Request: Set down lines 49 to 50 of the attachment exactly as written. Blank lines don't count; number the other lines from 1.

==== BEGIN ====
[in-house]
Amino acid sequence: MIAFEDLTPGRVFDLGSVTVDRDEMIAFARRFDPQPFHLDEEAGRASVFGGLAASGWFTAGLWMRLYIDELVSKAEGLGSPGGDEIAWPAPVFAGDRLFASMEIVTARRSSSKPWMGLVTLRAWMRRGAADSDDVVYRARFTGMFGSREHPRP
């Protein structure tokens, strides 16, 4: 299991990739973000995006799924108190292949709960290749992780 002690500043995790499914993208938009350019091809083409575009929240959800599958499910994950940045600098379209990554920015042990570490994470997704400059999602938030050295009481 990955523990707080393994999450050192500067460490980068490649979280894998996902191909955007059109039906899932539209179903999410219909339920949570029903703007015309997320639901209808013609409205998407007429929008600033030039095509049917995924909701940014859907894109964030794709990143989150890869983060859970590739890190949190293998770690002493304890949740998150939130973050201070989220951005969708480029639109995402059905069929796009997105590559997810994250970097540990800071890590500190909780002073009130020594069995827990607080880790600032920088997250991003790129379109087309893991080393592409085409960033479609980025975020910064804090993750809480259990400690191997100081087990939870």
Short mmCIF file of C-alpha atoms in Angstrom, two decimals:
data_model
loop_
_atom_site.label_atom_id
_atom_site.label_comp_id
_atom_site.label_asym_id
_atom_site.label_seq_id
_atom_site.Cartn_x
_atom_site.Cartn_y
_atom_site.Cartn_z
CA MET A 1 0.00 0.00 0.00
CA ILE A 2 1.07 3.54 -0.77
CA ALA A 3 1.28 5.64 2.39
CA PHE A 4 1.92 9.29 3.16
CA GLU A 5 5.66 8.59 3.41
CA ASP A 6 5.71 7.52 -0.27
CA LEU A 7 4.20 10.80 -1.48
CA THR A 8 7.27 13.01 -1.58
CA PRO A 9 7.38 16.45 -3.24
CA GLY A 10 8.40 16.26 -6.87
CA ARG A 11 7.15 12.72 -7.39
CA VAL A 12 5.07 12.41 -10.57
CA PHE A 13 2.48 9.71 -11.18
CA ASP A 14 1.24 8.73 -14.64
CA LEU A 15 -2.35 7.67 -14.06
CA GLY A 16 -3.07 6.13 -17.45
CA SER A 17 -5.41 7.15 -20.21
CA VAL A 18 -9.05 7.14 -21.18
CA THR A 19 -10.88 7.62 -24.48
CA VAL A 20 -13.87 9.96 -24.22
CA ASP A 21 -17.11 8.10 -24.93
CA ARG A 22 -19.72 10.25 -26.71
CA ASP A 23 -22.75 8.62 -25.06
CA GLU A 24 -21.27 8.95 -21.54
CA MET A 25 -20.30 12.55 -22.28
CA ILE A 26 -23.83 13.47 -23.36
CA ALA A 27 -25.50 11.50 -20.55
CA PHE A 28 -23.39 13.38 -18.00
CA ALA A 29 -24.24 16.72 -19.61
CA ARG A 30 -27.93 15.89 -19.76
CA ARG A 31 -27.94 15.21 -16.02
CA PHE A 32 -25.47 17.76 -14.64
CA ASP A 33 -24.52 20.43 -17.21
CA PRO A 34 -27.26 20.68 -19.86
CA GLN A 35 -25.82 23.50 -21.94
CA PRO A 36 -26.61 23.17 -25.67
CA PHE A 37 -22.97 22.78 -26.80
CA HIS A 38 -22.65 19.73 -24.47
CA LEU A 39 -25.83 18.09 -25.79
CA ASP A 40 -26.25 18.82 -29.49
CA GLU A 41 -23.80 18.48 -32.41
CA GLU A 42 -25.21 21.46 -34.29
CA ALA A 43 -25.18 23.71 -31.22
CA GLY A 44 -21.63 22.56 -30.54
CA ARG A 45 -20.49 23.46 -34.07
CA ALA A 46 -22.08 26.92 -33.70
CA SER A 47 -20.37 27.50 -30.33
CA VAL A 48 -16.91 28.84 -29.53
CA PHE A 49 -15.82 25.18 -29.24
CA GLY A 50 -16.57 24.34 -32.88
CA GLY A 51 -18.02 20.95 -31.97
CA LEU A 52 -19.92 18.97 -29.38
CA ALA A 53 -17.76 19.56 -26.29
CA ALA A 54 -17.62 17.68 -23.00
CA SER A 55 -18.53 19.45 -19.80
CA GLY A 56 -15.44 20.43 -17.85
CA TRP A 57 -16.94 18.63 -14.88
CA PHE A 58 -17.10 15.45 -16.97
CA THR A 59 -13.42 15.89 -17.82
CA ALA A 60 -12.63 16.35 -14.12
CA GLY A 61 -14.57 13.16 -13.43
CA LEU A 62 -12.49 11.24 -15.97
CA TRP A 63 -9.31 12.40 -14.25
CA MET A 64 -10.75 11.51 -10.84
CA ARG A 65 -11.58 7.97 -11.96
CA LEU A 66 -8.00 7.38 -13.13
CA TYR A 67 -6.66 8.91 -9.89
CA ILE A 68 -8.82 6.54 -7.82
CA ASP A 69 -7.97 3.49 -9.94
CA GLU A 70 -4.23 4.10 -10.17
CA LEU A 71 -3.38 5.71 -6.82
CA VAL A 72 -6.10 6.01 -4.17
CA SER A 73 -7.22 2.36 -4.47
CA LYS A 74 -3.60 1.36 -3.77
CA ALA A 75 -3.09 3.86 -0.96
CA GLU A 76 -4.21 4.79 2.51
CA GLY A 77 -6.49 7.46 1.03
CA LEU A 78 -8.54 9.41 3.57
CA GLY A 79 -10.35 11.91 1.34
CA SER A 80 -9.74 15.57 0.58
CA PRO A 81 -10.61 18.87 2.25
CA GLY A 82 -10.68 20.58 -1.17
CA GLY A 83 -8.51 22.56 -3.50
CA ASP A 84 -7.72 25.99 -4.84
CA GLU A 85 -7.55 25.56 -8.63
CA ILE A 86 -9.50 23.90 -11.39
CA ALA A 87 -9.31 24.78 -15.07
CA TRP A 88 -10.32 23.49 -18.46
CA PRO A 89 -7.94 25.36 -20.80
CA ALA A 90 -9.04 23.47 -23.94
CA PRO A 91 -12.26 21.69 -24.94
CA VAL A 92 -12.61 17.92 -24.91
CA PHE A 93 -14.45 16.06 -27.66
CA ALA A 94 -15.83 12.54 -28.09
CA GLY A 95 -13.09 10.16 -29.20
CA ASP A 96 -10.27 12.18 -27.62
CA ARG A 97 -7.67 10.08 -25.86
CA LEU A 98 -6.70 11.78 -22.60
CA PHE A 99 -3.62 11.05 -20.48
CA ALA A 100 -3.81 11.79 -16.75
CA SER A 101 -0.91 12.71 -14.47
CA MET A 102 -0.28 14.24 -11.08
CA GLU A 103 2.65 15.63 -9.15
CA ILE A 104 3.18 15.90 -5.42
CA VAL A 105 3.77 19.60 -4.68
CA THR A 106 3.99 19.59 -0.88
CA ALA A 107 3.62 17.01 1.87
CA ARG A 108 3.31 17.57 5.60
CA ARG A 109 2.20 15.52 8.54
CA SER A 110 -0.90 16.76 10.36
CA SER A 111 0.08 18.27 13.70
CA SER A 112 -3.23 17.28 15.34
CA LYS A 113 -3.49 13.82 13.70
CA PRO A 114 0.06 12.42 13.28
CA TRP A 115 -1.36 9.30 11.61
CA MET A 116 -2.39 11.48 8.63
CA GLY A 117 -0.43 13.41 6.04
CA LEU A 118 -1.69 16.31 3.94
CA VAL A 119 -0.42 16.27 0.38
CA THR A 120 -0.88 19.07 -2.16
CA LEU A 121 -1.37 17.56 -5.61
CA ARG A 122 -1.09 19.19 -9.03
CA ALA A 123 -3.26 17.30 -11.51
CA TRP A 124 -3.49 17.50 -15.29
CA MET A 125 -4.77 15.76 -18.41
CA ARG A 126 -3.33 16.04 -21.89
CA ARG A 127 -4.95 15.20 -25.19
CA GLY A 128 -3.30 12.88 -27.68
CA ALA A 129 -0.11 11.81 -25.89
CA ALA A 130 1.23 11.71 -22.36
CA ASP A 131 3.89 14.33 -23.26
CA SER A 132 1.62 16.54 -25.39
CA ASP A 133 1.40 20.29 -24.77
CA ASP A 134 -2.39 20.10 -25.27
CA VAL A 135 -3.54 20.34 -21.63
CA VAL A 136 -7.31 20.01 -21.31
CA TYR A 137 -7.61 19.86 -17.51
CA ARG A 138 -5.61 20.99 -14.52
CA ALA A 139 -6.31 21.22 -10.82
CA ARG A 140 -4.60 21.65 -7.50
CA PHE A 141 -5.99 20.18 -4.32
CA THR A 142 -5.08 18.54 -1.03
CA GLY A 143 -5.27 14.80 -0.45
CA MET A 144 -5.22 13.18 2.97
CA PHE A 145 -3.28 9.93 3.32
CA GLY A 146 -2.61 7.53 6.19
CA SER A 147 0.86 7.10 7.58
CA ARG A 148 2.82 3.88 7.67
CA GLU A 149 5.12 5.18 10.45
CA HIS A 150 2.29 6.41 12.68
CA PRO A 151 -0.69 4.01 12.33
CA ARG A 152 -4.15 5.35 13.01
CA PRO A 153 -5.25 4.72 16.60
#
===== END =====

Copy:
CA PRO A 36 -26.61 23.17 -25.67
CA PHE A 37 -22.97 22.78 -26.80